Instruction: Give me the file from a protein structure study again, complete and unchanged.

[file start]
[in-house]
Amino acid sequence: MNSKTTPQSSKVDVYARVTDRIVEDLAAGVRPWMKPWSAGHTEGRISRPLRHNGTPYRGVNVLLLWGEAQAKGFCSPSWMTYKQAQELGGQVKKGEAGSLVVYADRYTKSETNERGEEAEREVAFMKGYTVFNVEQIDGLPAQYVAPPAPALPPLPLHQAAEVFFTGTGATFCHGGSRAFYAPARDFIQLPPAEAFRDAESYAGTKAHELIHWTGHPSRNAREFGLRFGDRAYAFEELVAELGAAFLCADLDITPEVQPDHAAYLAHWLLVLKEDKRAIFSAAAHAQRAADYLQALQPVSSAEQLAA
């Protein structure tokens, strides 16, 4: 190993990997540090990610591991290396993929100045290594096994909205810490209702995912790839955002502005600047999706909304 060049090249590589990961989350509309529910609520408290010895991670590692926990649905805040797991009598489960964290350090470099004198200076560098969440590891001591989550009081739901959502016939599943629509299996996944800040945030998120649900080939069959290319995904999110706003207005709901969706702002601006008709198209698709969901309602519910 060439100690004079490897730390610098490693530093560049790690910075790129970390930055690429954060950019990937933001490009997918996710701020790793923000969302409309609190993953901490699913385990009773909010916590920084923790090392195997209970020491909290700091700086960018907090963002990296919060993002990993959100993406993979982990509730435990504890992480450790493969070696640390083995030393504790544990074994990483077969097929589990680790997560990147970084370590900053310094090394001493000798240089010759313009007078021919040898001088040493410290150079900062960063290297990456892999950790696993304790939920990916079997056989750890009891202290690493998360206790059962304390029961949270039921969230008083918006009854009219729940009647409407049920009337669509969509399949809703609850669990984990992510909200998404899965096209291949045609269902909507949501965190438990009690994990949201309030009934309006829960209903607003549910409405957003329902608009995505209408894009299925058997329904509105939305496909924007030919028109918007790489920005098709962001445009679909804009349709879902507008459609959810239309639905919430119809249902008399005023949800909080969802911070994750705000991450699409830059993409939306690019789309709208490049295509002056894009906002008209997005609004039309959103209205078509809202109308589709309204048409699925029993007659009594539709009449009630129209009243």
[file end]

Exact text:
[in-house]
Amino acid sequence: MNSKTTPQSSKVDVYARVTDRIVEDLAAGVRPWMKPWSAGHTEGRISRPLRHNGTPYRGVNVLLLWGEAQAKGFCSPSWMTYKQAQELGGQVKKGEAGSLVVYADRYTKSETNERGEEAEREVAFMKGYTVFNVEQIDGLPAQYVAPPAPALPPLPLHQAAEVFFTGTGATFCHGGSRAFYAPARDFIQLPPAEAFRDAESYAGTKAHELIHWTGHPSRNAREFGLRFGDRAYAFEELVAELGAAFLCADLDITPEVQPDHAAYLAHWLLVLKEDKRAIFSAAAHAQRAADYLQALQPVSSAEQLAA
């Protein structure tokens, strides 16, 4: 190993990997540090990610591991290396993929100045290594096994909205810490209702995912790839955002502005600047999706909304 060049090249590589990961989350509309529910609520408290010895991670590692926990649905805040797991009598489960964290350090470099004198200076560098969440590891001591989550009081739901959502016939599943629509299996996944800040945030998120649900080939069959290319995904999110706003207005709901969706702002601006008709198209698709969901309602519910 060439100690004079490897730390610098490693530093560049790690910075790129970390930055690429954060950019990937933001490009997918996710701020790793923000969302409309609190993953901490699913385990009773909010916590920084923790090392195997209970020491909290700091700086960018907090963002990296919060993002990993959100993406993979982990509730435990504890992480450790493969070696640390083995030393504790544990074994990483077969097929589990680790997560990147970084370590900053310094090394001493000798240089010759313009007078021919040898001088040493410290150079900062960063290297990456892999950790696993304790939920990916079997056989750890009891202290690493998360206790059962304390029961949270039921969230008083918006009854009219729940009647409407049920009337669509969509399949809703609850669990984990992510909200998404899965096209291949045609269902909507949501965190438990009690994990949201309030009934309006829960209903607003549910409405957003329902608009995505209408894009299925058997329904509105939305496909924007030919028109918007790489920005098709962001445009679909804009349709879902507008459609959810239309639905919430119809249902008399005023949800909080969802911070994750705000991450699409830059993409939306690019789309709208490049295509002056894009906002008209997005609004039309959103209205078509809202109308589709309204048409699925029993007659009594539709009449009630129209009243």